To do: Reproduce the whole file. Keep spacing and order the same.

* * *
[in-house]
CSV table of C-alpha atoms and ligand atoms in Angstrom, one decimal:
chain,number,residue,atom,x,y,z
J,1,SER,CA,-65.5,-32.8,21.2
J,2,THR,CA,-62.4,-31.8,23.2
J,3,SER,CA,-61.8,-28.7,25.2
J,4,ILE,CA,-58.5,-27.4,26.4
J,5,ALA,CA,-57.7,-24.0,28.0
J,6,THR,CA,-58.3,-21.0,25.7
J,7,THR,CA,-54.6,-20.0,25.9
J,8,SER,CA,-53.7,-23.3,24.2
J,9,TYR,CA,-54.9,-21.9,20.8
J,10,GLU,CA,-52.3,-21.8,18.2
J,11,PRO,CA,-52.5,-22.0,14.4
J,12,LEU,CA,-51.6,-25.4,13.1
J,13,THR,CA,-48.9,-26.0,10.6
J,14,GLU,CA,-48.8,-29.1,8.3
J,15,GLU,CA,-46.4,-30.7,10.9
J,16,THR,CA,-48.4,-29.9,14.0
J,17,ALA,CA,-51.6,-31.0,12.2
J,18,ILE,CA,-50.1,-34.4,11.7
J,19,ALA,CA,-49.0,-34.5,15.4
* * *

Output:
[in-house]
CSV table of C-alpha atoms and ligand atoms in Angstrom, one decimal:
chain,number,residue,atom,x,y,z
J,1,SER,CA,-65.5,-32.8,21.2
J,2,THR,CA,-62.4,-31.8,23.2
J,3,SER,CA,-61.8,-28.7,25.2
J,4,ILE,CA,-58.5,-27.4,26.4
J,5,ALA,CA,-57.7,-24.0,28.0
J,6,THR,CA,-58.3,-21.0,25.7
J,7,THR,CA,-54.6,-20.0,25.9
J,8,SER,CA,-53.7,-23.3,24.2
J,9,TYR,CA,-54.9,-21.9,20.8
J,10,GLU,CA,-52.3,-21.8,18.2
J,11,PRO,CA,-52.5,-22.0,14.4
J,12,LEU,CA,-51.6,-25.4,13.1
J,13,THR,CA,-48.9,-26.0,10.6
J,14,GLU,CA,-48.8,-29.1,8.3
J,15,GLU,CA,-46.4,-30.7,10.9
J,16,THR,CA,-48.4,-29.9,14.0
J,17,ALA,CA,-51.6,-31.0,12.2
J,18,ILE,CA,-50.1,-34.4,11.7
J,19,ALA,CA,-49.0,-34.5,15.4